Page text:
English: nickname from Middle English sparewe ‘sparrow’, perhaps for a small, chirpy person, or else for someone bearing some fancied physical resemblance to a sparrow.
SPARROWEnglish
Nickname from Middle English sparewe "sparrow", perhaps for a small, chirpy person, or else for someone bearing some fancied physical resemblance to a sparrow.
SPARROWEnglish
The 'Sparrow' bird
SPAULDINGEnglish (British)
Variant spelling of Spalding.
SPEAKMANEnglish
English (chiefly Lancashire) nickname or occupational name for someone who acted as a spokesman, from Middle English spekeman ‘advocate’, ‘spokesman’ (from Old English specan to speak + mann ‘man’).
SPENCEEnglish, Scottish
Metonymic occupational name for a servant employed in the pantry of a great house or monastery, from Middle English spense "larder", "storeroom" (a reduced form of Old French despense, from a Late Latin derivative of dispendere, past participle dispensus, "to weigh out or dispense").
SPENDLOVEEnglish
From a medieval nickname for someone who spread their amorous affections around freely. A different form of the surname was borne by Dora Spenlow, the eponymous hero's "child-wife" in Charles Dickens's 'David Copperfield' (1849-50).... [more]
SPICEREnglish, Jewish, Polish
English: occupational name for a seller of spices, Middle English spic(i)er (a reduced form of Old French espicier, Late Latin speciarius, an agent derivative of species ‘spice’, ‘groceries’, ‘merchandise’).... [more]
SPIEREnglish
An English surname, meaning "the one who watches".
SPILLMANEnglish
From the medieval male personal name Spileman, literally "acrobat" or "jester" (from a derivative of Middle English spillen "to play, cavort").
SPINAAmerican
Means "Thorn" in Latin.
SPINDLEREnglish, German, Jewish
Occupational name for a spindle maker, from an agent derivative of Middle English spindle, Middle High German spindel, German Spindel, Yiddish shpindl "spindle, distaff".
SPINSTERAmerican (Rare)
A presumably extinct English occupational name, derived from the occupation of spinning.
SPOONEnglish
Apparently a metonymic occupational name either for a maker of roofing shingles or spoons, from Old English spon "chip, splinter" (see also Spooner).
SPRADLINEnglish (British)
Originally Spradling, mean one who spreads seed
SPRAGUEEnglish
English from northern Middle English Spragge, either a personal name or a byname meaning "lively", a metathesized and voiced form of "spark."
SPRINGALLEnglish
Means (i) "operator of a springald (a type of medieval siege engine)" (from Anglo-Norman springalde); or (ii) from a medieval nickname for a youthful person (from Middle English springal "youth").
SPRINGERGerman, English, Dutch, Jewish
Nickname for a lively person or for a traveling entertainer. It can also refer to a descendant of Ludwig der Springer (AKA Louis the Springer), a medieval Franconian count who, according to legend, escaped from a second or third-story prison cell by jumping into a river after being arrested for trying to seize County Saxony in Germany.
SPURGEONEnglish
Unexplained meaning.
SPURRELLEnglish (British, Rare)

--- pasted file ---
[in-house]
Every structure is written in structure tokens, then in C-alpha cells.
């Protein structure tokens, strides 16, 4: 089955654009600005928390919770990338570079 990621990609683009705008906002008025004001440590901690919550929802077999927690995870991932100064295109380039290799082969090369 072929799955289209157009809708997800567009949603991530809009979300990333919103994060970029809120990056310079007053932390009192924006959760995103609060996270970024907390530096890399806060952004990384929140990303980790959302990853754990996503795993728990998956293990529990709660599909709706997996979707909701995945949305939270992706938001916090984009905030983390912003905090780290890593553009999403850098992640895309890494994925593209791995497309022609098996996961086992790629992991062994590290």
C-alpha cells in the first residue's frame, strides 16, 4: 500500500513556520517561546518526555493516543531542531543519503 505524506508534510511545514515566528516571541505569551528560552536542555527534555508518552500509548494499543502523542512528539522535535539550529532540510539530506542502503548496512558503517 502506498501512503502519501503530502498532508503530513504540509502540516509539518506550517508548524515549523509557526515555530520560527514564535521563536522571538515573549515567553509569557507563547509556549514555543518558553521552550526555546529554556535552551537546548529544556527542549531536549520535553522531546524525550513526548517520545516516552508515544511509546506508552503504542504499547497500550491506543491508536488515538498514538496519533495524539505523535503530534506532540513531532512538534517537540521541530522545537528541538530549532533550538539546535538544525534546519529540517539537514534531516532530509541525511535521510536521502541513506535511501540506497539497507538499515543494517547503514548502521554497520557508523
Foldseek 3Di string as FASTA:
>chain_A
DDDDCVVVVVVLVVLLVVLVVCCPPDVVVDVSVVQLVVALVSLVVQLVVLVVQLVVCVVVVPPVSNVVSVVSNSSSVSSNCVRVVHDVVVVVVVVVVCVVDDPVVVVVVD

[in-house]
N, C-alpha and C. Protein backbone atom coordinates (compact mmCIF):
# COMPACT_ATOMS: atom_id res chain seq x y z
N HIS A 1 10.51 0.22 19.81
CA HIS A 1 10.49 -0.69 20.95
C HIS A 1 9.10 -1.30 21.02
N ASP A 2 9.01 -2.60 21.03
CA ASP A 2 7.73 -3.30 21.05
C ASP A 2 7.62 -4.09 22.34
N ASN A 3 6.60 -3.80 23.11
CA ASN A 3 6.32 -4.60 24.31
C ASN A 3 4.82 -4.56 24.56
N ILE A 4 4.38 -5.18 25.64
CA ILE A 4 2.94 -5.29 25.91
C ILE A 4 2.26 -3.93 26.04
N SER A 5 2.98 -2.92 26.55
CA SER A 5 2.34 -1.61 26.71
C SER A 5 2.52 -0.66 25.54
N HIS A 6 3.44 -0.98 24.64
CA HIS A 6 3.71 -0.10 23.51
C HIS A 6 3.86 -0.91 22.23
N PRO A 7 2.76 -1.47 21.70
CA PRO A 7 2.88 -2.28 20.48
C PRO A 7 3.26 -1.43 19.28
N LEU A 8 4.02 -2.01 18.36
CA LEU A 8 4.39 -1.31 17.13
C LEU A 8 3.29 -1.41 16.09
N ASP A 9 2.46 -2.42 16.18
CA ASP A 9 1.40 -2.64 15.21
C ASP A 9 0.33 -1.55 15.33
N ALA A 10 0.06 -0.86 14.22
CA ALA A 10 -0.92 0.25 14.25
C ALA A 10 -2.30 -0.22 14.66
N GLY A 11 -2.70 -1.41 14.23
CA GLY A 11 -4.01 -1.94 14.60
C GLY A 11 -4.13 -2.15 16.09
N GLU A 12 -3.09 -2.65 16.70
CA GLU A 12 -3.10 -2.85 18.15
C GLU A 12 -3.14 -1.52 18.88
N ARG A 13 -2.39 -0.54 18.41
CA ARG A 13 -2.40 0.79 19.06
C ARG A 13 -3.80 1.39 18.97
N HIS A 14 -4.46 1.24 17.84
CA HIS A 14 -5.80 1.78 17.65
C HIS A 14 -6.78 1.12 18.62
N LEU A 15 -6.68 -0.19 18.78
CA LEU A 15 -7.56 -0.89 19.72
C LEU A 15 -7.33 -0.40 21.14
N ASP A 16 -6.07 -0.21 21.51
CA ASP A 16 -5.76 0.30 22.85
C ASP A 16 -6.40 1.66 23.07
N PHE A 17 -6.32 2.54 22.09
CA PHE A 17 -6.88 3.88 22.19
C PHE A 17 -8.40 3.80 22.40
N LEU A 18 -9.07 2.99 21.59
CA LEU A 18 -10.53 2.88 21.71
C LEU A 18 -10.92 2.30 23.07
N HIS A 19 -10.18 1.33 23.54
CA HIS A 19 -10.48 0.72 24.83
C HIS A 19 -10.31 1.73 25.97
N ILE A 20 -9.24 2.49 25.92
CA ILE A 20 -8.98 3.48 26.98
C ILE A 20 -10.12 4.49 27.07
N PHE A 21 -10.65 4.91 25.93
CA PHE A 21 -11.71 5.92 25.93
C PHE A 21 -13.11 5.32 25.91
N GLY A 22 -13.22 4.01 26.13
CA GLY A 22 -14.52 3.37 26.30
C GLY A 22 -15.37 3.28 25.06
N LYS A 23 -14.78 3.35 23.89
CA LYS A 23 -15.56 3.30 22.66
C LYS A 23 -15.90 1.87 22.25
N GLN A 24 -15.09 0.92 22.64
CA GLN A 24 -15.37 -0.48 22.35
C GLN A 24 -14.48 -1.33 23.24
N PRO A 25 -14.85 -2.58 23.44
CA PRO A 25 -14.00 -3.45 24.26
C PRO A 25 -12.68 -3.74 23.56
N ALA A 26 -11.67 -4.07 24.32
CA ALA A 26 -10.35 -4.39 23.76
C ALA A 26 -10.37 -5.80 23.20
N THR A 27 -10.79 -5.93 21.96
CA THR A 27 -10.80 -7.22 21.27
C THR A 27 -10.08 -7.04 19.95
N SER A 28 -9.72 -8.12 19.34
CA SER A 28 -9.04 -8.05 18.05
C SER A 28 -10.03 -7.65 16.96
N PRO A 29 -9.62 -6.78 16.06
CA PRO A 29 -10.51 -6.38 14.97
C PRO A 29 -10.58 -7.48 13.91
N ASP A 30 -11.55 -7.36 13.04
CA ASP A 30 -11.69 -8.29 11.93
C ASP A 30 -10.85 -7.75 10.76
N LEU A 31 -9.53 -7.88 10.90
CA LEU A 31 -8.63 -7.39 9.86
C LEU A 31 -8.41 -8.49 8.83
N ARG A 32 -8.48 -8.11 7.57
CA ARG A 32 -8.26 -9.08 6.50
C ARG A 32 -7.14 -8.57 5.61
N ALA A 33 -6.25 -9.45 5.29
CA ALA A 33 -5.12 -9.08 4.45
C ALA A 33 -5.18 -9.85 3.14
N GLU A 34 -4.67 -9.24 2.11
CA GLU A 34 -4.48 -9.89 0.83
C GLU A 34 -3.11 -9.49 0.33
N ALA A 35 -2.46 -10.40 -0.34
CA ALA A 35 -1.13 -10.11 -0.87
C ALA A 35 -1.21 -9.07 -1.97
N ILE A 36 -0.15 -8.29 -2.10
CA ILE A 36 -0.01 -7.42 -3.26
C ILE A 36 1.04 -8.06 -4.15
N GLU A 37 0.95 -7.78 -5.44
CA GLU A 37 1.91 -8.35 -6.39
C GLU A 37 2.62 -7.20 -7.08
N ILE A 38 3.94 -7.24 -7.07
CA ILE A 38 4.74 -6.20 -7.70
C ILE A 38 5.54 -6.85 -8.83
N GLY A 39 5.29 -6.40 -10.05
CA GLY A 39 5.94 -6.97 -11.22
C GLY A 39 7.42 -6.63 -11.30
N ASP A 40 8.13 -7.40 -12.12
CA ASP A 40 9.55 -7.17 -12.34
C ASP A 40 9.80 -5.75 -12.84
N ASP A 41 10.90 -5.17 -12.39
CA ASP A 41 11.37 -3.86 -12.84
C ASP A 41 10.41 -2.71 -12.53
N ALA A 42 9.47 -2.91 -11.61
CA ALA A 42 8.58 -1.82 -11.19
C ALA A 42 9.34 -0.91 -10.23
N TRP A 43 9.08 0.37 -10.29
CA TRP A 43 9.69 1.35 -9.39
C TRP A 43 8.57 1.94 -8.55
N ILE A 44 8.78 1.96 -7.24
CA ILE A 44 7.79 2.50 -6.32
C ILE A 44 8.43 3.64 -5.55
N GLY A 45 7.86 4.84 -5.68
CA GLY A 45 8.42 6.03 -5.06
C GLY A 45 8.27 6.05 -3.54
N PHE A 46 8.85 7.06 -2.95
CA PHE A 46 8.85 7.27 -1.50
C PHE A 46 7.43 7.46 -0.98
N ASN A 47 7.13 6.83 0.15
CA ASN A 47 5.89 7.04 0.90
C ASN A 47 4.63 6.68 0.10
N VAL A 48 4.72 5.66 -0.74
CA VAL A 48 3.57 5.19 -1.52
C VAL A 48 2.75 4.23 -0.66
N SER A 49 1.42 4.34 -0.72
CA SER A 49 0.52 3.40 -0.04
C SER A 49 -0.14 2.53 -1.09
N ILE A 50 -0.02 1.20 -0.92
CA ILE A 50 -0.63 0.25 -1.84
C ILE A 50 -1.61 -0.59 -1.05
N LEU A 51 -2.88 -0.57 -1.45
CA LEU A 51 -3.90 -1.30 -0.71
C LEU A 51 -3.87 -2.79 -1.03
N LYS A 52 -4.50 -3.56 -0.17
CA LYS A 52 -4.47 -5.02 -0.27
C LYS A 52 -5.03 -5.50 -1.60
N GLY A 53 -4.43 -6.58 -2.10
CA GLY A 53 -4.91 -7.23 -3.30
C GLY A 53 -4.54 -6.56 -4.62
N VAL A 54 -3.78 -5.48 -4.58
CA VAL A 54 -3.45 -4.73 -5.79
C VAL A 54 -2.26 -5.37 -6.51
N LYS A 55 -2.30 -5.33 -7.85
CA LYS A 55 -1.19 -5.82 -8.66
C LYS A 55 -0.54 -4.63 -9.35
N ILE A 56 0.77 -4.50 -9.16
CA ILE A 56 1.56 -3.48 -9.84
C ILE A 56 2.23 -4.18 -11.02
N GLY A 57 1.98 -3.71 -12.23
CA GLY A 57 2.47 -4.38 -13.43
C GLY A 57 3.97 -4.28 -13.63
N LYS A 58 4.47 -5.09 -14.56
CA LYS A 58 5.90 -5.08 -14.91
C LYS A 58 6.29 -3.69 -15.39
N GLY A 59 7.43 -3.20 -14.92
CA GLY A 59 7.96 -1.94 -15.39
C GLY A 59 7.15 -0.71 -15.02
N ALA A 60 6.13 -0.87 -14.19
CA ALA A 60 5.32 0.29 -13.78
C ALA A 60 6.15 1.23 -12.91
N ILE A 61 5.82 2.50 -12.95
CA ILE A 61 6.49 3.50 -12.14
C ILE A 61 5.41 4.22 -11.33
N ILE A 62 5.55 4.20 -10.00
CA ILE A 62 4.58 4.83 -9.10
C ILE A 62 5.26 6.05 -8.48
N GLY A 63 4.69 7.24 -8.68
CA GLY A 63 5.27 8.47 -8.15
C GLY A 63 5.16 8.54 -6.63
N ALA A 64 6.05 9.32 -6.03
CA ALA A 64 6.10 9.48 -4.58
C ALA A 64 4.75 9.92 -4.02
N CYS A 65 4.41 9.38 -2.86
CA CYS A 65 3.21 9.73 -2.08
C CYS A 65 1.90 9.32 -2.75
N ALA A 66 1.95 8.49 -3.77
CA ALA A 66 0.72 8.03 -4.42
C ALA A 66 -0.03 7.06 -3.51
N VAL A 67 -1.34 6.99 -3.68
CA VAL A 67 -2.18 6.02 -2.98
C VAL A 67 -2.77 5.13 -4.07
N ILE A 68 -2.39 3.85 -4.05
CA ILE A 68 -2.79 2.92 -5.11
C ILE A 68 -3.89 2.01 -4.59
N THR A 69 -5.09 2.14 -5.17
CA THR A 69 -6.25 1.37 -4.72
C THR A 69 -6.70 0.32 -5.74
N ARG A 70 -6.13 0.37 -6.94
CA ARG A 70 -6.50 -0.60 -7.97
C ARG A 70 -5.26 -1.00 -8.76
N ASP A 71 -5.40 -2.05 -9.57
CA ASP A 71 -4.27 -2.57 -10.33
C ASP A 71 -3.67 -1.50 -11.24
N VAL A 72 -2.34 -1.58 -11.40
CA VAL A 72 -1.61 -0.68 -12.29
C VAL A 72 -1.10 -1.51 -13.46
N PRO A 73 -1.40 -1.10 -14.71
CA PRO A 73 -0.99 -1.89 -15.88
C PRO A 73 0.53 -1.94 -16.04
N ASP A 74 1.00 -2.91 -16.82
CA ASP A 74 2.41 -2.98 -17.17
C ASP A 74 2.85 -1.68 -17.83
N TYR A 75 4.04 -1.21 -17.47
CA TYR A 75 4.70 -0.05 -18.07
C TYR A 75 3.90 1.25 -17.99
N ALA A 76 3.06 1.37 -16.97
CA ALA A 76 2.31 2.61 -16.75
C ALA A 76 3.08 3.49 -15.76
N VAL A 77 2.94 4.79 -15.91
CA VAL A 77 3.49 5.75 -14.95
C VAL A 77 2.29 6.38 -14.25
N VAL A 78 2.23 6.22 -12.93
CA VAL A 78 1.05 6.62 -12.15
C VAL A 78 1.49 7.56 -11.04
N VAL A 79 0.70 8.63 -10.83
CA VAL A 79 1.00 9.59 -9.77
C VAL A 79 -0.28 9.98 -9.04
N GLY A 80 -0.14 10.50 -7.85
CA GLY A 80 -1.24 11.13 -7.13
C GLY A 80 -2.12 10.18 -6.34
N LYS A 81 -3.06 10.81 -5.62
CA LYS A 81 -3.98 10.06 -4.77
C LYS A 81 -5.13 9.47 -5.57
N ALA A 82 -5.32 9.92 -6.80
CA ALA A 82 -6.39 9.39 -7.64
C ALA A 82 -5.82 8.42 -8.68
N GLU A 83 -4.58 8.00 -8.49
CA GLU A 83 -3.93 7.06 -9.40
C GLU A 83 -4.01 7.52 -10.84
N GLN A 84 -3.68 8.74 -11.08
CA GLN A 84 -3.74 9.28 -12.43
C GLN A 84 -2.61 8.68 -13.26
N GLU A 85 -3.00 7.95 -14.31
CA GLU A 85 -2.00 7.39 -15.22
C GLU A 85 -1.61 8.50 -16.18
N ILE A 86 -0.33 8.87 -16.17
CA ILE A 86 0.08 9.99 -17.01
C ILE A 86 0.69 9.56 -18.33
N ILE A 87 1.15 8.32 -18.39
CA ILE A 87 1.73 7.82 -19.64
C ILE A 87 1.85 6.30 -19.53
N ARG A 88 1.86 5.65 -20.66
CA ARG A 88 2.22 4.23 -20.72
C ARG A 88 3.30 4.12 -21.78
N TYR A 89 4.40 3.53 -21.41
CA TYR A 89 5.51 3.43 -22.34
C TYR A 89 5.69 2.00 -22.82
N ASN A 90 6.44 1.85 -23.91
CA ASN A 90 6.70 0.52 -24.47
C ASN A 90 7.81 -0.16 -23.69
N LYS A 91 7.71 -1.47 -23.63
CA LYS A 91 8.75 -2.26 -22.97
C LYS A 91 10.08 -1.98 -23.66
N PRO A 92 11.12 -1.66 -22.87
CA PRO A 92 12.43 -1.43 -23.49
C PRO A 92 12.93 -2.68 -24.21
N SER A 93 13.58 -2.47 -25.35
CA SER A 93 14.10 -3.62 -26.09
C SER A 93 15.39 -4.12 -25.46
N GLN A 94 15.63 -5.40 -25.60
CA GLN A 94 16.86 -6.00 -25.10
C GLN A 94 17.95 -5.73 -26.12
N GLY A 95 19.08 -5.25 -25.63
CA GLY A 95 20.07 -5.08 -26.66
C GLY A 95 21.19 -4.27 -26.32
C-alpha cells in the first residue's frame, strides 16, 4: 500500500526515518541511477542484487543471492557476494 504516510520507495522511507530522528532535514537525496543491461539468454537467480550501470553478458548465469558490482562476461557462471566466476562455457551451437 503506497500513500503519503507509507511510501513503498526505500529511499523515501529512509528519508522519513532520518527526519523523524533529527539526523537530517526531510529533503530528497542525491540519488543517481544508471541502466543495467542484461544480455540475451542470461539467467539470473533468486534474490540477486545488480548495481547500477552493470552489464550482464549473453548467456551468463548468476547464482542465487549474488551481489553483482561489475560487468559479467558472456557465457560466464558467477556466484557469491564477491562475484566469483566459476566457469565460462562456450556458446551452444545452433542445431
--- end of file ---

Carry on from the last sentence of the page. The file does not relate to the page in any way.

Most likely from a place called Spirewell in southern Devon.
SPURRILLEnglish (British, Rare)
Most likely from a place called Spirewell in southern Devon.
SQUIREEnglish
Surname comes from the occupation of a Squire. A young man who tends to a knight.
SQUIRESEnglish
Surname is plural of Squire. A young person that tends to his knight, also someone that is a member of a landowner class that ranks below a knight.
STALEYEnglish
Byname from Middle English staley "resolute, reliable", a reduced form of Stallard.
STALLARDEnglish
Byname for a valiant or resolute person, from a reduced pronunciation of Middle English stalward, stalworth "stalwart" (an Old English compound of stǣl "place" and wierðe "worthy").
STALTONEnglish
can not find a meaning to my name anywhere.
STANCILEnglish
English habitational name from a place so named in South Yorkshire.
STANFORDEnglish
Olde English pre 7th Century "stan", stone, and "ford", ford; hence, "stony ford".
STANNARDEnglish
From the medieval personal name Stanhard, literally "stone-strong" or "stone-brave".
STANSFIELDEnglish (British)
Habitational name from a place in West Yorkshire, probably named with the genitive case of the Old English personal name Stan "stone" and Old English feld "pasture, open country". It may also be a topographic name from Middle English stanesfeld "open country of the (standing) stone"... [more]
STAPLEFORDEnglish
Habitational name from any of a number of places, in Cambridgeshire, Cheshire, Essex, Hertfordshire, Leicestershire, Lincolnshire, Nottinghamshire, and Wiltshire, so named from Old English stapol meaning "post" + ford meaning "ford".
STAPLETONEnglish
Habitational surname from any of various places in England.
STARGerman, Dutch, Jewish, English
German and Jewish (Ashkenazic): nickname from German Star, Middle High German star, ‘starling’, probably denoting a talkative or perhaps a voracious person.... [more]
STARBUCKEnglish
After Starbeck village in Harrogate, North Yorkshire, England. A famous bearer of this name was the fictional character, Starbuck, the first mate of the Pequod in Herman Melville's novel Moby-Dick.
STARLINGEnglish
From a medieval nickname for someone thought to resemble a starling, especially in constantly chattering.
STARTEnglish
Habitational name from any of the various minor places named from Old English steort "tail".